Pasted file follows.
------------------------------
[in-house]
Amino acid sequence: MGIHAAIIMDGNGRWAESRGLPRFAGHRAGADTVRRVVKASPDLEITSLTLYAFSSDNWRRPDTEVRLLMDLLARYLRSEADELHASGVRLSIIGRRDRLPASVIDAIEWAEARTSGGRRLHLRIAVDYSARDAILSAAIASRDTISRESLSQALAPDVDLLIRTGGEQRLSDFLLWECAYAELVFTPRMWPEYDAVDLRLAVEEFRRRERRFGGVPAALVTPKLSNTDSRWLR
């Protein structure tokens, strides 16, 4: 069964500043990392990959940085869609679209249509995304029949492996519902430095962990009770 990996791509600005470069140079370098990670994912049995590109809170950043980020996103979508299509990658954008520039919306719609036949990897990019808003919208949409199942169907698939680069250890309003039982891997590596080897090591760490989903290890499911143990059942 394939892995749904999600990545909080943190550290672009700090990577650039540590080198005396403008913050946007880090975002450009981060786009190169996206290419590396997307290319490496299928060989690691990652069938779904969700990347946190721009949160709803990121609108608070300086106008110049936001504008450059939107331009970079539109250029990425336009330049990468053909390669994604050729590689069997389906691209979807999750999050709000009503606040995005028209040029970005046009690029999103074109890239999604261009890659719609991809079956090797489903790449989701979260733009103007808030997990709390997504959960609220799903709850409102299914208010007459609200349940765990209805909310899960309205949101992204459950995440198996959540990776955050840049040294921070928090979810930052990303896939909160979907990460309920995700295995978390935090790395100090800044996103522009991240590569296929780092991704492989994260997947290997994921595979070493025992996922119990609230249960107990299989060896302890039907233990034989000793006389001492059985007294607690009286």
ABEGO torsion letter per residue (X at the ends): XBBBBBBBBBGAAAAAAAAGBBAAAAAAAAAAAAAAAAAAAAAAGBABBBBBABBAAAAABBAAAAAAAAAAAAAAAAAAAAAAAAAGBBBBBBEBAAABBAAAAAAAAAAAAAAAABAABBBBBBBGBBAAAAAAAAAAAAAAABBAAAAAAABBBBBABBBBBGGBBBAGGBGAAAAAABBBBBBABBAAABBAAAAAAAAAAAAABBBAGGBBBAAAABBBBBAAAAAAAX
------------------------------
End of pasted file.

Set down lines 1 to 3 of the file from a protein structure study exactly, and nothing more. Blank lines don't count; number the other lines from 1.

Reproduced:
[in-house]
Amino acid sequence: MGIHAAIIMDGNGRWAESRGLPRFAGHRAGADTVRRVVKASPDLEITSLTLYAFSSDNWRRPDTEVRLLMDLLARYLRSEADELHASGVRLSIIGRRDRLPASVIDAIEWAEARTSGGRRLHLRIAVDYSARDAILSAAIASRDTISRESLSQALAPDVDLLIRTGGEQRLSDFLLWECAYAELVFTPRMWPEYDAVDLRLAVEEFRRRERRFGGVPAALVTPKLSNTDSRWLR
């Protein structure tokens, strides 16, 4: 069964500043990392990959940085869609679209249509995304029949492996519902430095962990009770 990996791509600005470069140079370098990670994912049995590109809170950043980020996103979508299509990658954008520039919306719609036949990897990019808003919208949409199942169907698939680069250890309003039982891997590596080897090591760490989903290890499911143990059942 394939892995749904999600990545909080943190550290672009700090990577650039540590080198005396403008913050946007880090975002450009981060786009190169996206290419590396997307290319490496299928060989690691990652069938779904969700990347946190721009949160709803990121609108608070300086106008110049936001504008450059939107331009970079539109250029990425336009330049990468053909390669994604050729590689069997389906691209979807999750999050709000009503606040995005028209040029970005046009690029999103074109890239999604261009890659719609991809079956090797489903790449989701979260733009103007808030997990709390997504959960609220799903709850409102299914208010007459609200349940765990209805909310899960309205949101992204459950995440198996959540990776955050840049040294921070928090979810930052990303896939909160979907990460309920995700295995978390935090790395100090800044996103522009991240590569296929780092991704492989994260997947290997994921595979070493025992996922119990609230249960107990299989060896302890039907233990034989000793006389001492059985007294607690009286």